The deal offers a range of advantages for post-Brexit Britain. Crucially, freer trade with Ukraine will make a significant contribution to the UK’s food security. Britain is a major food importer and the new agreement means British consumers will benefit from a wider variety of affordable, high-quality Ukrainian products. Ukraine produces a great number of relatively inexpensive food products that are bound to appeal to British shoppers, including everything from honey to walnuts and a wide variety of fruit and veg. Ukraine’s rapidly evolving organic segment may prove particularly appealing to UK customers.

There is clearly room for growth. According to Gov.UK, trade between the UK and Ukraine was worth a modest GBP 1.5 billion in 2019, or around USD 2 billion. Top UK goods exports to Ukraine were aircraft, medicinal and pharmaceutical products, and cars. Meanwhile, key Ukrainian exports in the opposite direction included cereals, iron and steel.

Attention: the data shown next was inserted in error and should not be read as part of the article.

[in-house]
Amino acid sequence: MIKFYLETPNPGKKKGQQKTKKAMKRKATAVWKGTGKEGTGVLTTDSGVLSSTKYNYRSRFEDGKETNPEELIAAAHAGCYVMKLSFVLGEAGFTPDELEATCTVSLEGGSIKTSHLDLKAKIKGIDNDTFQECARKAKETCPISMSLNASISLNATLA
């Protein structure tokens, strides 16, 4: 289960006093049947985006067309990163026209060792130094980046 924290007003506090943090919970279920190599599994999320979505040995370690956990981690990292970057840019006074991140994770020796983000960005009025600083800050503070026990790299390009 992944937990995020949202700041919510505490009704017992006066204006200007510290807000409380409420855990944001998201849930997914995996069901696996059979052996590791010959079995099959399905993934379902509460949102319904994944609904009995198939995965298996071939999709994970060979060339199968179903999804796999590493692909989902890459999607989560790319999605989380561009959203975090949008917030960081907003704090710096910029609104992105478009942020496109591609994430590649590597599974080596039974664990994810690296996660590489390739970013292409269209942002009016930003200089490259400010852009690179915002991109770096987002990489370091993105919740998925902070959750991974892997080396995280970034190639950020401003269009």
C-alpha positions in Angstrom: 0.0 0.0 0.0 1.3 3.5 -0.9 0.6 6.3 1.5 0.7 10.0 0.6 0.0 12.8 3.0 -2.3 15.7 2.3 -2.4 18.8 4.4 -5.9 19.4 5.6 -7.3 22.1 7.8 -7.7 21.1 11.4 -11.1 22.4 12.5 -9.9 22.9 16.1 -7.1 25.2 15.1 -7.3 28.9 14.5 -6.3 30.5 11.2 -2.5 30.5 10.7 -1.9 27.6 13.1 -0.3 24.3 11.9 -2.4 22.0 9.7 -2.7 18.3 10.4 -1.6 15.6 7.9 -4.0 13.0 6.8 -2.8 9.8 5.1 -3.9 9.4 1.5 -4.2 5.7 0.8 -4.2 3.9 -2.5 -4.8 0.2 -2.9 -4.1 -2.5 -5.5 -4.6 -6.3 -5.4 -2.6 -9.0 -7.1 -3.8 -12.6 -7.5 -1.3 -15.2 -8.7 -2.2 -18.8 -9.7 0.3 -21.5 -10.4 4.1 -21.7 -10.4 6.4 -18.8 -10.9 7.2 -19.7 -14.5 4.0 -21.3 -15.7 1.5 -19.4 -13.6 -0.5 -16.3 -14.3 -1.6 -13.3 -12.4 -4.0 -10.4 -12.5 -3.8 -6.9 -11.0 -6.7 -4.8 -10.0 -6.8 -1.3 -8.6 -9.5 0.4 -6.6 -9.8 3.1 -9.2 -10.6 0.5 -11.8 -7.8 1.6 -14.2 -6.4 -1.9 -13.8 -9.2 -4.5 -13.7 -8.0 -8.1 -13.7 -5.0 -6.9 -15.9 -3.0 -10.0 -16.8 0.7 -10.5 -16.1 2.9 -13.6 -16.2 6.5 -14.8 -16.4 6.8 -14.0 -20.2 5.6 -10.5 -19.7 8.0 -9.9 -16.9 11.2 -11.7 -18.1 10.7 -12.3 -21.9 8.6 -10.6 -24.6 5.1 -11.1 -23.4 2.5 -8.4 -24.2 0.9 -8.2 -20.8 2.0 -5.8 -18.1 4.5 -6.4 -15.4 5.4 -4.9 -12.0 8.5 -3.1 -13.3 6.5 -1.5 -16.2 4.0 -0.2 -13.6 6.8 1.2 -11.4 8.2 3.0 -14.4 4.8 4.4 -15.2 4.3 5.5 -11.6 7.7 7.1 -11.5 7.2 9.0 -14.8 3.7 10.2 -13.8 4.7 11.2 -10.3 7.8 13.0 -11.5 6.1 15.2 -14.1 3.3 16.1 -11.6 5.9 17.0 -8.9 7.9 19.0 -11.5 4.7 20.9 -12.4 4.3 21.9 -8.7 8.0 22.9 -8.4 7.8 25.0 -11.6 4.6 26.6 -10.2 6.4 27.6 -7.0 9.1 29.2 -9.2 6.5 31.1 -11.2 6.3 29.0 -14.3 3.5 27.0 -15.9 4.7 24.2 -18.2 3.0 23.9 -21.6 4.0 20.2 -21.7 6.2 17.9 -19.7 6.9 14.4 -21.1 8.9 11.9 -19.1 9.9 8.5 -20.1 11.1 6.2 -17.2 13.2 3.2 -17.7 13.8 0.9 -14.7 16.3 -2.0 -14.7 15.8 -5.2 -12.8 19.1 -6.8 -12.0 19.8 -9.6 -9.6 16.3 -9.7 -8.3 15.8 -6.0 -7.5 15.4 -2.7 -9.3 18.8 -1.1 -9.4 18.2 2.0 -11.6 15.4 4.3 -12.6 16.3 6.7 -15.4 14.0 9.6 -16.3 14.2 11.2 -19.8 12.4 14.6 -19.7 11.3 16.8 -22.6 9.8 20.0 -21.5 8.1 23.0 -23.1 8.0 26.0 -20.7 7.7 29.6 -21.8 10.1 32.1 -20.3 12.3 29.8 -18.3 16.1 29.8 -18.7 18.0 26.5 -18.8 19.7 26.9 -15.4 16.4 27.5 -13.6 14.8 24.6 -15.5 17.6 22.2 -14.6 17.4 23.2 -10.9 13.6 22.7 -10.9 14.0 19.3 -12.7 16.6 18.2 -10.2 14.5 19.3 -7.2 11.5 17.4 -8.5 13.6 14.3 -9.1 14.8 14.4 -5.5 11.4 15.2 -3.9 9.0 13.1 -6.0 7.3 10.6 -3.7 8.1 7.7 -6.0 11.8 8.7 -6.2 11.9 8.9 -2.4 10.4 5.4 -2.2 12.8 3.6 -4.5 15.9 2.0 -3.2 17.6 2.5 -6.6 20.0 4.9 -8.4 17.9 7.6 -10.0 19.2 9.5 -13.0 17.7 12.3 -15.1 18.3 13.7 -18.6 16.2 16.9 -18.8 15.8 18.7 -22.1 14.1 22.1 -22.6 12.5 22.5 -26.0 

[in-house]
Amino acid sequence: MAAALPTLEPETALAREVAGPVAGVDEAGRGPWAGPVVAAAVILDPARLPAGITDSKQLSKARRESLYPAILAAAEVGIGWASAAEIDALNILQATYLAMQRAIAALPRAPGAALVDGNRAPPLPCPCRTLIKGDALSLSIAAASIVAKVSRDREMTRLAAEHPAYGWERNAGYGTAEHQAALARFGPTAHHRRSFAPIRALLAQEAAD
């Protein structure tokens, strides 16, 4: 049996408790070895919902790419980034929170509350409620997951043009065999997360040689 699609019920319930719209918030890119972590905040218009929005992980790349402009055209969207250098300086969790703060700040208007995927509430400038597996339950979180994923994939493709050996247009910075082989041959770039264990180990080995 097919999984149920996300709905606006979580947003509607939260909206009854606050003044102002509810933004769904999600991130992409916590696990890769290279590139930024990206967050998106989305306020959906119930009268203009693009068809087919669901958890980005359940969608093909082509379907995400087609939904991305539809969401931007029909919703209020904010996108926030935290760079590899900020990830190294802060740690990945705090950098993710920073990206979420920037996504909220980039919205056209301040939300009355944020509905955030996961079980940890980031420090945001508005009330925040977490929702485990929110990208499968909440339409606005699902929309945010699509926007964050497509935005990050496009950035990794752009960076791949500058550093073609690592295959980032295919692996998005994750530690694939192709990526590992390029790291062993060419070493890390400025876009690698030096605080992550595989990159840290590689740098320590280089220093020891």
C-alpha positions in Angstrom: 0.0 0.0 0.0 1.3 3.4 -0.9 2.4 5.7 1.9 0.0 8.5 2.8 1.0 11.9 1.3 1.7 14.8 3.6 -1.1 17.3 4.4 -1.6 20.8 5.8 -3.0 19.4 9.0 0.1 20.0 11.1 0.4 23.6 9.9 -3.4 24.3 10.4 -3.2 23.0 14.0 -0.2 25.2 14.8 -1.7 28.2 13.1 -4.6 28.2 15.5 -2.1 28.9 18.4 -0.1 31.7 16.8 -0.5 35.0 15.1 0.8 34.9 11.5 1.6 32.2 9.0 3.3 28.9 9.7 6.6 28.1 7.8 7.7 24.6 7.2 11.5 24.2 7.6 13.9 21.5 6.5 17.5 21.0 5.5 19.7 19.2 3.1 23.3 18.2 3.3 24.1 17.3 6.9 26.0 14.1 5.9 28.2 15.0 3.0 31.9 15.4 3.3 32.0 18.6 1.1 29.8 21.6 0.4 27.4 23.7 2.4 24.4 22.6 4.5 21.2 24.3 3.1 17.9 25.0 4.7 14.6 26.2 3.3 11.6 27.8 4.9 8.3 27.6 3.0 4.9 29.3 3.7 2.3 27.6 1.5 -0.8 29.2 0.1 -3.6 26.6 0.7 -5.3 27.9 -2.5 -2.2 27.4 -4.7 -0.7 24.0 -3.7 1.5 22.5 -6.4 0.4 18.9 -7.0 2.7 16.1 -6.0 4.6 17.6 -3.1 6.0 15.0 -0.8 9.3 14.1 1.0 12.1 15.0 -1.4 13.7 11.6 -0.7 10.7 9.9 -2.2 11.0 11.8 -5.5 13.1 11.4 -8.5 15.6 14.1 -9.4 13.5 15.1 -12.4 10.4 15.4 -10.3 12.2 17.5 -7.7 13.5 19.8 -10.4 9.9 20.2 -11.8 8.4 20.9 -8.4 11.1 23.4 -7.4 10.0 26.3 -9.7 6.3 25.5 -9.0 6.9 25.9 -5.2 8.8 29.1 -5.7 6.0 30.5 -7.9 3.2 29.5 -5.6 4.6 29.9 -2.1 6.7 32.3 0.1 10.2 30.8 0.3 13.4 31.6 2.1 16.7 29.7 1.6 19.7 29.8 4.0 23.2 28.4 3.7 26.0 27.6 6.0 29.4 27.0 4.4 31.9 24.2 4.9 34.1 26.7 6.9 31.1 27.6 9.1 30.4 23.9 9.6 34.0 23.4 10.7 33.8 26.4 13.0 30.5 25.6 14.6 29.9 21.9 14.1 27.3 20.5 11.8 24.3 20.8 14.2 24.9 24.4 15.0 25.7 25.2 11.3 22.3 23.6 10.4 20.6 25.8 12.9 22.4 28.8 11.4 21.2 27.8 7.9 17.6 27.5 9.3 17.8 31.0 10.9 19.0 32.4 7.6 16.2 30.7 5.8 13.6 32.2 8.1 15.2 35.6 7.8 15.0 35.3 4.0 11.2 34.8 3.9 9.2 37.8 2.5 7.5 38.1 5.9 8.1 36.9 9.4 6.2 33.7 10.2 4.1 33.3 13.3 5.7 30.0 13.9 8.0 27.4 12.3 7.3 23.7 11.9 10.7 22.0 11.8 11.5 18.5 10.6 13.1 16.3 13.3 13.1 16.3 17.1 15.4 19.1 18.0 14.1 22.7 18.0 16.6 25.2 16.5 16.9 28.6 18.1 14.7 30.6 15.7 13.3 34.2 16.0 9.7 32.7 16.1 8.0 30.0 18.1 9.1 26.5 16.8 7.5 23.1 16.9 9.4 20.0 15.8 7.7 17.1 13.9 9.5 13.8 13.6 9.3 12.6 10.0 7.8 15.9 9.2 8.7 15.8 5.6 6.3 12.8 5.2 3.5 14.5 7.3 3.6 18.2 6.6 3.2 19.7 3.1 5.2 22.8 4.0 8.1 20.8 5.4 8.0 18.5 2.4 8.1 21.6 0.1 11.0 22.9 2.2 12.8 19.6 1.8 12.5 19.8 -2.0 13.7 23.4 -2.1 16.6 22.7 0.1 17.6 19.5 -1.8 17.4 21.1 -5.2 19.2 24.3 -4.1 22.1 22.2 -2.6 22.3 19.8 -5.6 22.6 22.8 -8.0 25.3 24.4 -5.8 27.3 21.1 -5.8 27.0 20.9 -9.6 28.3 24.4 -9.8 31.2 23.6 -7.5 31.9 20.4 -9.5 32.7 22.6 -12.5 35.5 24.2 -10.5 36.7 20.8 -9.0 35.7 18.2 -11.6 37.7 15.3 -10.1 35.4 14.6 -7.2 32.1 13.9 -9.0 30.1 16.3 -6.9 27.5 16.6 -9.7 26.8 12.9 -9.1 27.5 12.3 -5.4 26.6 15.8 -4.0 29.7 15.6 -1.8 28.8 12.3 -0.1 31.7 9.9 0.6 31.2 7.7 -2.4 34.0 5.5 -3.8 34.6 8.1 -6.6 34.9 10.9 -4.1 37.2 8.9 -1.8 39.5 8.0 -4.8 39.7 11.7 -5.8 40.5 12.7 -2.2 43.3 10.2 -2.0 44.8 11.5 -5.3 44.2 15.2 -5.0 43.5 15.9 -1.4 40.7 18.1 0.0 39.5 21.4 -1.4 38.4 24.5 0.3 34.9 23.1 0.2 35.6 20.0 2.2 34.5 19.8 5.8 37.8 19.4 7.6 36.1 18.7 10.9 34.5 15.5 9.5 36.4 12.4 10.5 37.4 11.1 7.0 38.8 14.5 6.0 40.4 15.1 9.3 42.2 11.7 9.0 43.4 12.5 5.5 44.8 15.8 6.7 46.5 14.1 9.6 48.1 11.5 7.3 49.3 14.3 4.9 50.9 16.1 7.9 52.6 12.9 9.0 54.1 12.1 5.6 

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In a further boost to bilateral trade ties, Britain’s UK Export Finance Agency is resuming loans and insurance for major British exports to Ukraine. A memorandum signed during President Zelenskyy’s London visit will help identify investment opportunities in defense, farming, infrastructure, energy, and healthcare.

The recently signed trade agreement is a win-win for both nations. British Prime Minister Boris Johnson has demonstrated his commitment to expanding Britain’s global footprint after Brexit, while Ukrainian President Volodymyr Zelenskyy has secured what is arguably his first major foreign policy victory since taking office in May 2019.

This success comes against a backdrop of grim international economic forecasts. According to an IMF report released in June, global output is set to contract by 8% this year, representing the biggest drop since World War II. Meanwhile, global trade volumes will fall by 10% as a result of coronavirus-related disruption, according to the World Trade Organization.